Finally, if your child is involved in athletic activities — or if you are — consider obtaining a custom-made mouthguard. Numerous studies have shown that this protective gear can help prevent many dental injuries. Unlike the off-the-shelf types found in some sporting-goods stores, the ones we provide are individually fabricated from an exact model of the teeth. They're strong, fit comfortably, and offer superior protection at a reasonable cost.
If you have questions about the treatment of sports-related dental injuries, or about mouthguards, please contact us or schedule an appointment for a consultation. You can learn more in the Dear Doctor magazine articles “Trauma & Nerve Damage to Teeth” and “Mouthguards.”
When your baby’s first teeth erupt in the mouth, it’s a big step in their development. Unfortunately, you may not have much opportunity to celebrate — you’re too busy tending to your infant whose experience is anything but pleasant.
Commonly known as teething, the eruption process usually begins between six and nine months of age, although some children may begin as early as three months or as late as twelve. Not all teeth come in at the same time: it usually begins with the two lower front teeth, then the two upper front teeth, followed by the molars and then the canines (eye teeth). By age three, most children have all twenty of their primary teeth.
Each child’s teething experience is different and may vary in length of time and intensity. The usual signs are heightened irritability, biting and gnawing accompanied by gum swelling, ear rubbing, drooling and sometimes facial rashes. Babies also may have disturbed sleeping patterns and a decreased appetite. Occasionally, this discomfort can be intense.
There are some things you can do to ease this discomfort. Provide your baby a clean, chilled (not frozen) rubber teething ring, chilled pacifier or wet washcloth to gnaw on. Cold foods, like popsicles for older children can also be soothing, though you should limit sugary foods to lower the risk of tooth decay. You can also finger massage swollen gums to counteract the pressure coming from the erupting tooth, or administer pain relievers like baby acetaminophen or ibuprofen. You can use products with Benzocaine®, a numbing agent, for children two years or older — but you should never use alcohol for children of any age for inflamed gums.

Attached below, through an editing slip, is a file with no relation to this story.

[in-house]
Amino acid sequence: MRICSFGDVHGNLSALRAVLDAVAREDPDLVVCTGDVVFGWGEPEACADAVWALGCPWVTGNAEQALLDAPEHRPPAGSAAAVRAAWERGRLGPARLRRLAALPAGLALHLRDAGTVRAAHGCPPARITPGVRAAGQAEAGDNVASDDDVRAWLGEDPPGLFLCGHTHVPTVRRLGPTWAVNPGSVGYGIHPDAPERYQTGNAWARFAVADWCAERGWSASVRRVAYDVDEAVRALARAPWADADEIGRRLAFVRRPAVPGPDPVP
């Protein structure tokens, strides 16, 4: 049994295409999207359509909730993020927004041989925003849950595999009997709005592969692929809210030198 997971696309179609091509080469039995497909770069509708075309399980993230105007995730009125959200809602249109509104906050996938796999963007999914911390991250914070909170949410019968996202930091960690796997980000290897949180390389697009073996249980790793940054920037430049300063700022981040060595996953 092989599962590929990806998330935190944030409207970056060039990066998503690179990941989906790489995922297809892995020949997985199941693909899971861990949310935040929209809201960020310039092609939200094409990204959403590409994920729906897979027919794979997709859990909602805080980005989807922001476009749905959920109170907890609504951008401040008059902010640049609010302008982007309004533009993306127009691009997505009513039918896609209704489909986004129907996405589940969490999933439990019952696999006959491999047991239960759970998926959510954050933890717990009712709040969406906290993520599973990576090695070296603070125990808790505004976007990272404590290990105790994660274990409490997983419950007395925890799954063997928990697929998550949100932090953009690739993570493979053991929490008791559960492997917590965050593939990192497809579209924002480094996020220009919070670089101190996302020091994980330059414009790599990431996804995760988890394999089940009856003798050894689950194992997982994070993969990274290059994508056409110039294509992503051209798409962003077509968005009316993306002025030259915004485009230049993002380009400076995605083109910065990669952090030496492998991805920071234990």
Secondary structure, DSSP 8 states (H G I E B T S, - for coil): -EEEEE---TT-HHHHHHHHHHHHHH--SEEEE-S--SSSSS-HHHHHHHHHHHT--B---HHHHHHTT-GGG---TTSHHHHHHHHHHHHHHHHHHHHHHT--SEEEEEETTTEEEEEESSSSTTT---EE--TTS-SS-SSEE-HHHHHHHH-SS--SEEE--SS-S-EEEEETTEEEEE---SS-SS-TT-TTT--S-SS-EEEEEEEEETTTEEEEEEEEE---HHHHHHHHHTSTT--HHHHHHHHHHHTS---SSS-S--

Be sure to also set up a Year One dental examination around their first birthday. This is an important first step in your child’s long-term dental care, and a good opportunity to check their teething progress. And, by all means, if you have concerns about your child’s experience with teething, don’t hesitate to call our office.
Teething is a normal part of your child’s development. There’s much you can do to help make it as comfortable and pain-free as possible.
If you would like more information on teething, please contact us or schedule an appointment for a consultation. You can also learn more about this topic by reading the Dear Doctor magazine article “Teething Troubles.”
What and how you eat and drink has a significant impact on the health of your teeth and gums. Therefore, an effective oral hygiene regime must take your diet into account.
Acid is your teeth's enemy; it can erode their protective enamel coating (a process called demineralization). Certain foods and beverages (such as citrus drinks and coffee) contain it, and it's produced by bacteria in your mouth that feed on dietary sugar and release acid as a byproduct (a process called fermentation). Your allies are foods and beverages that neutralize acids, provide minerals and vitamins to repair tooth enamel, and stimulate saliva.
Sugar & Decay
Sugars, the leading promoter of dental decay, exist in many forms in our diet. Some occur naturally, while others — referred to as “free sugars” — are added by the manufacturer, cook or consumer. The latter are most often linked with decay. Soft drinks are the primary source of dietary free-sugars in the U.S.
Sugars in fruit, vegetables, milk and unprocessed, starch-rich foods such as rice, potatoes and whole grains, do not appear to be harmful to teeth. Note, however, that dried fruits contain a highly concentrated sugar level and can stick to tooth surfaces. The sugar substitutes xylitol and sorbitol appear not to promote decay. In fact, there's evidence that chewing xylitol-sweetened gum three to five times daily for at least five minutes (after meals) stimulates saliva flow, which helps protect against decay.